From both a business and analyst point of view, being overloaded by data is inevitable. Endless amounts of data is collected on a daily basis, particularly in an increasingly digital world where consumer data can be captured at greater speeds and volume than ever before. It’s impossible to avoid data overload entirely. However, where you can avoid overload is by being smart with how you use it. With that in mind, I’ve come up with 5 top tips for the analyst to escape data overload.
1. Set a Clear Objective
Before you even start thinking about analysing data, it’s important to have one clear objective in mind. Ask ‘what is it that I want to find out?’ and ensure this is well defined and measurable. This could be a matter of asking yourself this question when confronted with the data, or making sure the person you’re analysing the data on behalf of has set a clear target beforehand. What you want is one clear goal and one hypothesised outcome to test.
When wording the objective, avoid the use of 'and', e.g. “Do customers purchase X and when?” This disguises two objectives as one. Instead, keep it simple and have one top-level objective, e.g. “Do customers purchase X?” Stick to this target throughout.
2. Prioritise a Data Source
Now that you’ve come up with an objective, you can start to think about what information will be the most helpful in answering it. In particular, which data source is of more importance than others and can offer you the most insight? Consider your objective and sieve your data. Keep only the relevant data and remove the rest. Even when left with the relevant data, prioritise the best source. Ask yourself ‘which will be the most useful in answering my objective?’ and stick to it.
For example, if your objective is, “How much do customers spend on their summer holiday?” you’re likely to choose transactional data over online browsing habits or use of branded tweets. Transactional data tells you the exact quantity of what they spent. The other two, however, can only inform you of their purchase intentions or brand opinion. Whilst these may be interesting on another day, on this occasion keep it simple and focus on one source.
3. Set a Deadline
When analysing the data, don’t get distracted. Set a time limit and stick to it. If you’ve not been given a deadline for the analysis, give yourself one. If you have, bring the one you’ve been set to an earlier date. Not spending too much time on the data will prevent you from losing focus and investigating data that doesn’t inform your objective. Encourage yourself to make quick decisions as this will help simplify the process. No doubt you will have a lot of good information at your disposal but having a deadline means you only consider the best.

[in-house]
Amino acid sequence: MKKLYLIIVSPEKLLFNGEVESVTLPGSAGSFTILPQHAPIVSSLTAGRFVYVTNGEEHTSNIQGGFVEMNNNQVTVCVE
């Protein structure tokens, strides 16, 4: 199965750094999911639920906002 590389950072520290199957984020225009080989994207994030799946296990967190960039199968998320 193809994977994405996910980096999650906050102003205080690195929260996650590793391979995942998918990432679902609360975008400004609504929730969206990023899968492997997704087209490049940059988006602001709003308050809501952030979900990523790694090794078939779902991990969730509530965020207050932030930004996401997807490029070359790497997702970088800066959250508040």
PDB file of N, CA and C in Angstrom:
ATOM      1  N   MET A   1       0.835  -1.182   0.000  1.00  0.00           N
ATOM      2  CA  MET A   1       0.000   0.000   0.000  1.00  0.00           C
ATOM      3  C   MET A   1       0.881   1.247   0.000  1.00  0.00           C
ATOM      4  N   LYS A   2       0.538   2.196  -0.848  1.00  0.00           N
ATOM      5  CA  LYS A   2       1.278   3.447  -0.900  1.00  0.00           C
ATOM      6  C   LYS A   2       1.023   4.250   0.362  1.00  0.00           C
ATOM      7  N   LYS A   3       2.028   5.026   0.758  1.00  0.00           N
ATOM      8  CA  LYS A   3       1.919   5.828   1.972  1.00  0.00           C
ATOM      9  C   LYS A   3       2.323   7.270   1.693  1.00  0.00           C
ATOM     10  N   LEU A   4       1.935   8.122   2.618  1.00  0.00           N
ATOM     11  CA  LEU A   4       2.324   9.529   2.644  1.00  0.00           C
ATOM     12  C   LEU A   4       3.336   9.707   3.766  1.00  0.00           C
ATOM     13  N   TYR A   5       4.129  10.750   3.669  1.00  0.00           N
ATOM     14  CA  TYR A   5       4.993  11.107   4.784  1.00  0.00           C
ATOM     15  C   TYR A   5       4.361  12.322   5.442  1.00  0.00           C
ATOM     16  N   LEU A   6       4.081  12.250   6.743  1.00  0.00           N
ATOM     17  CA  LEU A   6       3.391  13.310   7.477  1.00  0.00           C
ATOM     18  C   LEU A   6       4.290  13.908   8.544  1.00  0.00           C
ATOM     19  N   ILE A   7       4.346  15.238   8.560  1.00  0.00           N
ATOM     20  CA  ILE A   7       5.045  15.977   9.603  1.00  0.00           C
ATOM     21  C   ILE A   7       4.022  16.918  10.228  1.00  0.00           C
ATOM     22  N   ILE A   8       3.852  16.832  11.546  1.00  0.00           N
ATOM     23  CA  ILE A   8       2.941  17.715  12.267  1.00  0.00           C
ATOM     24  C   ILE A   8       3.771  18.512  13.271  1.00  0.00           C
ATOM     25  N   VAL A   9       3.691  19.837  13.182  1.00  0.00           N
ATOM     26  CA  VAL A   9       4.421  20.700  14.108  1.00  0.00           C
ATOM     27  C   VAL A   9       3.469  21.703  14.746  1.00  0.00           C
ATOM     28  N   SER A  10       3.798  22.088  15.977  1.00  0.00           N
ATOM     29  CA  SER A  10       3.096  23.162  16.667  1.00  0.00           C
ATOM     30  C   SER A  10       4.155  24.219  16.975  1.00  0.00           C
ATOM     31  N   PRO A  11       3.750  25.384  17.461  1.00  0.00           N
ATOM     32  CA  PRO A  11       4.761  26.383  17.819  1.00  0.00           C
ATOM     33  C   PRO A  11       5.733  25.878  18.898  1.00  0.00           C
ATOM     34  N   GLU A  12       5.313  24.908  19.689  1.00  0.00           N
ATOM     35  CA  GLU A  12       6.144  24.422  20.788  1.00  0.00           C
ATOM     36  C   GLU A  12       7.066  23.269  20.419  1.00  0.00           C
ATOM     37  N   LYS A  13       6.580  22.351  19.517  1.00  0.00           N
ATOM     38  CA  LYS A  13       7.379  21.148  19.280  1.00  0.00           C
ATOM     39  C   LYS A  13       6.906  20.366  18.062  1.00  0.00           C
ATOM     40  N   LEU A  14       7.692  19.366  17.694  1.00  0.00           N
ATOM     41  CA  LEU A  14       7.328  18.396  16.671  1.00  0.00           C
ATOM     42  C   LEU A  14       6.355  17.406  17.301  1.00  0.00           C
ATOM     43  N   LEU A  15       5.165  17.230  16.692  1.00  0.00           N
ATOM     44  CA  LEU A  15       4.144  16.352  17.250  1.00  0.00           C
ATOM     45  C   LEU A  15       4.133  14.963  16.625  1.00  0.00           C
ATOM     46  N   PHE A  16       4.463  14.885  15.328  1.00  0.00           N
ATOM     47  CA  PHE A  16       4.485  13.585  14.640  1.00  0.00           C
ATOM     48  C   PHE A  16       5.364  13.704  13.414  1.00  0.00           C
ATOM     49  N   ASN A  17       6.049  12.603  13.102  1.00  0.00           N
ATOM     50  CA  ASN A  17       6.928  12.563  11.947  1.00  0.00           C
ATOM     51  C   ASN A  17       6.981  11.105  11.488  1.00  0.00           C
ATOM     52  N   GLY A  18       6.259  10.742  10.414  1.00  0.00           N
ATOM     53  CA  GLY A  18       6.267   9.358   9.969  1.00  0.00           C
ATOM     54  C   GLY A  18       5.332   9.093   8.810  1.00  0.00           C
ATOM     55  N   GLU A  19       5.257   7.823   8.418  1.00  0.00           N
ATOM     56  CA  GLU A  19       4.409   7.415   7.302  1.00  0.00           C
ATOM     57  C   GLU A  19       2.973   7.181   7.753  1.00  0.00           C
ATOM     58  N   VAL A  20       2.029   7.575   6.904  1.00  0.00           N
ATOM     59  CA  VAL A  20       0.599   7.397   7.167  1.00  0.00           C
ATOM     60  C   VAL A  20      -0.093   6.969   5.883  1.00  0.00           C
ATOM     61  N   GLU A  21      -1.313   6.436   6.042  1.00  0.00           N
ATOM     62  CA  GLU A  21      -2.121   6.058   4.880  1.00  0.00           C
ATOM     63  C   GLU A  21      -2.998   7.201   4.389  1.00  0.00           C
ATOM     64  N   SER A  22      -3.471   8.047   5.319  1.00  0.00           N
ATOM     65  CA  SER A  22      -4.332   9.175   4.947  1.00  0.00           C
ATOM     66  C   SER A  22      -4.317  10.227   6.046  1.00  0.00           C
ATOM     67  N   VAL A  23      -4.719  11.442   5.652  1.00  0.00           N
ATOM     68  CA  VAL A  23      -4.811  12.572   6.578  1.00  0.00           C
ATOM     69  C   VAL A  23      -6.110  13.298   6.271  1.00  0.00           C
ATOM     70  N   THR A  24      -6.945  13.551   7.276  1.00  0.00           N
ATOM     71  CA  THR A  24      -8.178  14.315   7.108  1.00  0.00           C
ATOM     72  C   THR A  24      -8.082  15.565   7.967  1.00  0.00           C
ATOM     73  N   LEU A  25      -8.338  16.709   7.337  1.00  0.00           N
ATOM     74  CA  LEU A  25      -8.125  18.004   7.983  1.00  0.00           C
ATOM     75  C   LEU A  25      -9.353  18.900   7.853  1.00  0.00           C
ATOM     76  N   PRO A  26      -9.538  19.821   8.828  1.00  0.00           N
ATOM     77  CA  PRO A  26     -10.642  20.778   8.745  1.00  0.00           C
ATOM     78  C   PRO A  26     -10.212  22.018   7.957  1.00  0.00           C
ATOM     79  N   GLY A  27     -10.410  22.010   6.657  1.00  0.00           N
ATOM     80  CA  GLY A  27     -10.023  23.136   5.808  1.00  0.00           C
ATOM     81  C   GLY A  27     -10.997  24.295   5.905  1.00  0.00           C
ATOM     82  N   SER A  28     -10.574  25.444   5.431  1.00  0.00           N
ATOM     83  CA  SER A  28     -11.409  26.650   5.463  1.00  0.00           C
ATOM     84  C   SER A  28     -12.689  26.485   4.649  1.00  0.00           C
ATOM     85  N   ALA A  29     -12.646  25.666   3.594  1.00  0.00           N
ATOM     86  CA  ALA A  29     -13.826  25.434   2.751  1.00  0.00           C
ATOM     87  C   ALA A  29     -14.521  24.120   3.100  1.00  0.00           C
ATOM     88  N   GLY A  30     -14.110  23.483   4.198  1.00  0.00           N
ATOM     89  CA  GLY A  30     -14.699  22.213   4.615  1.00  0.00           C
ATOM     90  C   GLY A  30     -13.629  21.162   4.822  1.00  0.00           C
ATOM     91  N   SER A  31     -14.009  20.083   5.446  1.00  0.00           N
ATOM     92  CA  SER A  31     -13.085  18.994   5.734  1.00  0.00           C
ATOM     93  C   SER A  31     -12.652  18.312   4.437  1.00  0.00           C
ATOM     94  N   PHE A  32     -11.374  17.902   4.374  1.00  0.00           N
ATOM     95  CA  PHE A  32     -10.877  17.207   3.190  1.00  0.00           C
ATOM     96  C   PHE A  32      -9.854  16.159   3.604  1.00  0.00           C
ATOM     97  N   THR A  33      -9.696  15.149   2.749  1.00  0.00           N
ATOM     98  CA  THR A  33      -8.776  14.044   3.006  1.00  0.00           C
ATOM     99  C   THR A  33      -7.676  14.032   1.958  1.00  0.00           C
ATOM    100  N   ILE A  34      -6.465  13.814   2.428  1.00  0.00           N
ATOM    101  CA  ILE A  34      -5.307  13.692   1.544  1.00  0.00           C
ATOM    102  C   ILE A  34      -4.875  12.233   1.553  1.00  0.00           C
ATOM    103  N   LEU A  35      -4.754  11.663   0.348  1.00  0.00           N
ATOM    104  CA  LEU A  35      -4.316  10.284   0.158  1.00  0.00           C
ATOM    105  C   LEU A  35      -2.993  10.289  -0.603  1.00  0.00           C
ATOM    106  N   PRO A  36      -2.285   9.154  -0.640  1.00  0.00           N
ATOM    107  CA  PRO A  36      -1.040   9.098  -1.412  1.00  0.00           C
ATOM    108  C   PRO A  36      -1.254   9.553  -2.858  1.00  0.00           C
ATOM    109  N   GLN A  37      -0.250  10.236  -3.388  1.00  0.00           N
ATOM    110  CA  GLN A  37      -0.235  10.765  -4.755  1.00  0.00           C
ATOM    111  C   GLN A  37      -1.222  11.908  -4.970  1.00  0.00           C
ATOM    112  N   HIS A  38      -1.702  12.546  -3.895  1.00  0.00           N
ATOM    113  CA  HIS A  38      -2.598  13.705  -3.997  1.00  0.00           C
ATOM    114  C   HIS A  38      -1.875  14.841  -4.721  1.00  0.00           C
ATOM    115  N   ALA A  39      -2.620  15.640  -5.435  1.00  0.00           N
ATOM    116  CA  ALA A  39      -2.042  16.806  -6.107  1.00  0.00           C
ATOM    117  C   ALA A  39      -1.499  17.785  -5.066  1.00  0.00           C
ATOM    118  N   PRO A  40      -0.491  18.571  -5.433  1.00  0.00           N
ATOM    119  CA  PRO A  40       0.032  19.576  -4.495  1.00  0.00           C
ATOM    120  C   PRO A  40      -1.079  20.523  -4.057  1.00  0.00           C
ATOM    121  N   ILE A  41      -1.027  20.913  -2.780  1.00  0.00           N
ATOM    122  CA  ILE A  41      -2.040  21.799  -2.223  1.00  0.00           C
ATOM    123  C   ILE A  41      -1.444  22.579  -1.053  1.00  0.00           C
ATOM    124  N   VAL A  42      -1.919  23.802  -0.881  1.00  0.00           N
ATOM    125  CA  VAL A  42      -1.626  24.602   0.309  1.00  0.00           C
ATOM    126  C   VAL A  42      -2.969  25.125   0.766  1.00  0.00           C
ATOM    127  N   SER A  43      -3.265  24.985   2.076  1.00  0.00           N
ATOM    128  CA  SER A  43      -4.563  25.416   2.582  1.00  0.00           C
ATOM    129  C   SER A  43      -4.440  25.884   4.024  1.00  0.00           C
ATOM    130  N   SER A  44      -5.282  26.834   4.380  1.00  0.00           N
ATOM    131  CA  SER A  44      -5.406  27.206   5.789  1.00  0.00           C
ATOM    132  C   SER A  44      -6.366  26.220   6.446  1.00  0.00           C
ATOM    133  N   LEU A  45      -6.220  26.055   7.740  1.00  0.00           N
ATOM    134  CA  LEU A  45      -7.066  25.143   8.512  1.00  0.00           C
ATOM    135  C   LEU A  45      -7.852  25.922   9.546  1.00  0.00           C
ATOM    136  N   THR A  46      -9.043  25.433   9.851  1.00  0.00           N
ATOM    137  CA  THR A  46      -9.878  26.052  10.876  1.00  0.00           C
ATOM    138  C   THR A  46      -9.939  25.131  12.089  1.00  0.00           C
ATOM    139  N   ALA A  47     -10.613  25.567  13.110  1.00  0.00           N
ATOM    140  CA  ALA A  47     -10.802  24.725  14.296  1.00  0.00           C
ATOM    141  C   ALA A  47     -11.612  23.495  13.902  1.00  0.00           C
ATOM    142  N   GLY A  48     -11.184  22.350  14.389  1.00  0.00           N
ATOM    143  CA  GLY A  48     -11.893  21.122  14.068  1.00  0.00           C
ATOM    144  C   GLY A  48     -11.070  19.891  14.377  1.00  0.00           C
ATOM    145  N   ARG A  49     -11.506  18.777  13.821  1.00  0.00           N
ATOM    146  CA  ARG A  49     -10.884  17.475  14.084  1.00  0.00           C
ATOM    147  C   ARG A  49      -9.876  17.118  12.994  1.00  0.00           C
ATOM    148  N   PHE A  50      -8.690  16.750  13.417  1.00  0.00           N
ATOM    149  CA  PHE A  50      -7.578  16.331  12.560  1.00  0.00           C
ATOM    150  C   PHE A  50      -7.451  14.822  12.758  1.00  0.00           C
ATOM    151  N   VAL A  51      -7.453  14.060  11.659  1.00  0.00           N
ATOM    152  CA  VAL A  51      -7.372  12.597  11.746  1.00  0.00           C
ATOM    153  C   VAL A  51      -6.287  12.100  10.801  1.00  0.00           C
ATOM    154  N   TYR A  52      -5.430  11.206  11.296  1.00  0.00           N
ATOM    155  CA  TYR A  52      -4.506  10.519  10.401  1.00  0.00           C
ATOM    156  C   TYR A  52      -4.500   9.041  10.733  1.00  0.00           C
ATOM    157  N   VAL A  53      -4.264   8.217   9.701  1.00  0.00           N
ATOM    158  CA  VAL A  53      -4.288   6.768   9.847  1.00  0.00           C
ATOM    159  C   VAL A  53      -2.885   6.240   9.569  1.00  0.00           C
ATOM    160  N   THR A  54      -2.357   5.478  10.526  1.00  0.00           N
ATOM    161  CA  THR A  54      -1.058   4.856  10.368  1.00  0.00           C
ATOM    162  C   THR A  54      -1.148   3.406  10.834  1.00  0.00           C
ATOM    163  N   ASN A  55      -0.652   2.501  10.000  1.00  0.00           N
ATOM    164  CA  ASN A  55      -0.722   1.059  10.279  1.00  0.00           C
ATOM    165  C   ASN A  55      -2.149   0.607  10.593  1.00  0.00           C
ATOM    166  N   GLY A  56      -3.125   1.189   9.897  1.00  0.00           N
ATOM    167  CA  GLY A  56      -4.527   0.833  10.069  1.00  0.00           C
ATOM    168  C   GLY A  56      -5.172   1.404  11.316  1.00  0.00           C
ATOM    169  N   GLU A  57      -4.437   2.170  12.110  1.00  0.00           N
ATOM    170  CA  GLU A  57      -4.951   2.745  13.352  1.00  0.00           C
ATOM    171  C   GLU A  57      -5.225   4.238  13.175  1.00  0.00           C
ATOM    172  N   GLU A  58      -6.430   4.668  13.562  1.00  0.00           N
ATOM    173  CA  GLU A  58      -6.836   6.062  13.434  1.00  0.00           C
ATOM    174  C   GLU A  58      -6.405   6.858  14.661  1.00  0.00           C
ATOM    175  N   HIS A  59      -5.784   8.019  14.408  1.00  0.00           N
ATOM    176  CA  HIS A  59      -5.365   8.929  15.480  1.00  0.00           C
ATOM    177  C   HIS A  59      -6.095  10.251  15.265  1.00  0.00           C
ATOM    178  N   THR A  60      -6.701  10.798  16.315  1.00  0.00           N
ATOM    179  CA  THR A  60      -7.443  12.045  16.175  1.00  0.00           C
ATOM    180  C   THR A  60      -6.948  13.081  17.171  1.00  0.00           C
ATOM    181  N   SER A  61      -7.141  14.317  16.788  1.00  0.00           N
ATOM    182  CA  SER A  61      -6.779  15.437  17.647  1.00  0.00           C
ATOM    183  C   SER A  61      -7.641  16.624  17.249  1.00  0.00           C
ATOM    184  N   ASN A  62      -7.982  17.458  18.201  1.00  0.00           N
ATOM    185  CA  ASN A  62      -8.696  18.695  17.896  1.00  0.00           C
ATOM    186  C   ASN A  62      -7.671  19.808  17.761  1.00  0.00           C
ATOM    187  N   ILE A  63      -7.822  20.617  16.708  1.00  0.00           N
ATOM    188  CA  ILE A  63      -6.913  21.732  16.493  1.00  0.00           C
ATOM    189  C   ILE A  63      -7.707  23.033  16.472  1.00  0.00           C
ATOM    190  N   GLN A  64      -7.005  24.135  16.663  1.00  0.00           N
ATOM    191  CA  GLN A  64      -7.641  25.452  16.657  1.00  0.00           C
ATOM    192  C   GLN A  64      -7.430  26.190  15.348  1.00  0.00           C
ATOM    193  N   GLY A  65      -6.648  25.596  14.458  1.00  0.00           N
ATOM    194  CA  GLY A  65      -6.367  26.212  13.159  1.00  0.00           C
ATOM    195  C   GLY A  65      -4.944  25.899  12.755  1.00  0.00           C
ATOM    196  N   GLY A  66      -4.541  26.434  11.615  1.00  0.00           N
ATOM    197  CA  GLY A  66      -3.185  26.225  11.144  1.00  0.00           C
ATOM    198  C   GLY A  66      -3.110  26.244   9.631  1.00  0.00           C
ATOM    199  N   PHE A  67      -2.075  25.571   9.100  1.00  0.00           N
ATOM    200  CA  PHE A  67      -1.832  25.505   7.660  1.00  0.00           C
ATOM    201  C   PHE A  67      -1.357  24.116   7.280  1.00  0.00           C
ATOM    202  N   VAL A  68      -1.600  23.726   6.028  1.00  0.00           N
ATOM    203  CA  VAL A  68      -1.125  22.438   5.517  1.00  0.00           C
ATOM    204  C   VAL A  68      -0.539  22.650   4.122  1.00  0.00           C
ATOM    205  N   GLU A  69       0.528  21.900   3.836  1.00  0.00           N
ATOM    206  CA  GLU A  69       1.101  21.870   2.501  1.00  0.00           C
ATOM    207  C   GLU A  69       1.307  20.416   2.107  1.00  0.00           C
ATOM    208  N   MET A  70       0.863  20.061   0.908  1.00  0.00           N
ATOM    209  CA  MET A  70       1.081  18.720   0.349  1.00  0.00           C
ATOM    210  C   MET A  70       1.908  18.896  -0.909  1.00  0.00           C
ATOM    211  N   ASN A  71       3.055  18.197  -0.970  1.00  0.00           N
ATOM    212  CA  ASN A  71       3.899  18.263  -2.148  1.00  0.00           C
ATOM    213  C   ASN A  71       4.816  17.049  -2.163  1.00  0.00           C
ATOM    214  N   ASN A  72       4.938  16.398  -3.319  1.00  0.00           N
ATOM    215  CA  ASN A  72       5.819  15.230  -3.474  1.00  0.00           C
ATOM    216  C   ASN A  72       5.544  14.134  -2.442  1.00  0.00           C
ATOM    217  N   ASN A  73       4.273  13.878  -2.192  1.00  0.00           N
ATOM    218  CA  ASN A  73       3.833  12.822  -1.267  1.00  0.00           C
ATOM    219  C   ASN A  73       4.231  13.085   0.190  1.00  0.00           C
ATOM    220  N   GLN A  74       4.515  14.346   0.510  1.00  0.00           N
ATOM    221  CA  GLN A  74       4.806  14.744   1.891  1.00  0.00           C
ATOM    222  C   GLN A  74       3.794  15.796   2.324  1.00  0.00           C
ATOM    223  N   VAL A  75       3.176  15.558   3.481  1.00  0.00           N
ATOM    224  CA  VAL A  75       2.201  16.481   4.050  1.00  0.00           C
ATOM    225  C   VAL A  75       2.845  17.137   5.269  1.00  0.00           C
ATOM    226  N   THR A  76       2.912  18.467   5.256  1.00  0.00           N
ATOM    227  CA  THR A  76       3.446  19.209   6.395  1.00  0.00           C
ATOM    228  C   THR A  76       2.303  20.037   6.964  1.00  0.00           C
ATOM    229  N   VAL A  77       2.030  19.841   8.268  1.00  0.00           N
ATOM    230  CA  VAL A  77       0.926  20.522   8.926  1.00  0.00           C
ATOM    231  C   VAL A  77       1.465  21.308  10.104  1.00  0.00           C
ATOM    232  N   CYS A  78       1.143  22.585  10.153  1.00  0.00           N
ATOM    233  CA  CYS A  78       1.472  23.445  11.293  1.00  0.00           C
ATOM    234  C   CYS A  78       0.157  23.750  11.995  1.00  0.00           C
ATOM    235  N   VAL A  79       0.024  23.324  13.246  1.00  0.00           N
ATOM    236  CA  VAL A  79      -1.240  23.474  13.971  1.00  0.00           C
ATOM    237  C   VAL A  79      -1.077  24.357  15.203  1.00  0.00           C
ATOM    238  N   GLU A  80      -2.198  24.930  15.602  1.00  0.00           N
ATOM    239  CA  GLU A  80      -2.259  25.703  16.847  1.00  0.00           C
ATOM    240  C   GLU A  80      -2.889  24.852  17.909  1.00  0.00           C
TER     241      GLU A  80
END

4. Present Data Visually
After analysing the data, your findings will most likely be overwhelming in size too. It’s your responsibility to simplify this information, making it clear and presentable to stakeholders. New research by Esrl UK conducted on 1000 adults across the UK showed that 60% found maps and graphics easier to understand than text. Therefore, the use of graphs, tables and charts is clearly one way forward.
Of course, this also depends on the client’s preferences as well as the topic in hand. A financial director, for example, may prefer numerical data whilst a marketing director may favour more visual diagrams. As for the topic, if your objective is more numerical such as “How much do customers spend on X?” it will naturally lend itself more to tables and charts. A more open question, “Why do customers buy X?” will require more detail and explanation in response. Before reporting the results, ask your audience how much detail it is that they want and avoid including too much if unnecessary. Find out what their preferences are. The form of presentation they find easiest to interpret will likely help them digest data better and make a more informed decision.
5. You Might Need More Data
After all of the prioritising, analysis and presenting of the data, you might actually find that you don’t have enough of the right data to answer your original objective. The data you’ve been given may be valuable from another perspective; telling you, for example, when customers purchase a certain product, how much they purchase and how often. But you may still lack understanding of customers’ underlying opinions or drives. Despite the volume of the data you have, it could be that you need more to help you understand why customers are behaving the way they do.
These are only a few tips for avoiding data overload, I’m sure there are plenty others. Can you think of any other approaches? Do you currently use any of these already when analysing or presenting data? Let us know in the comments below.
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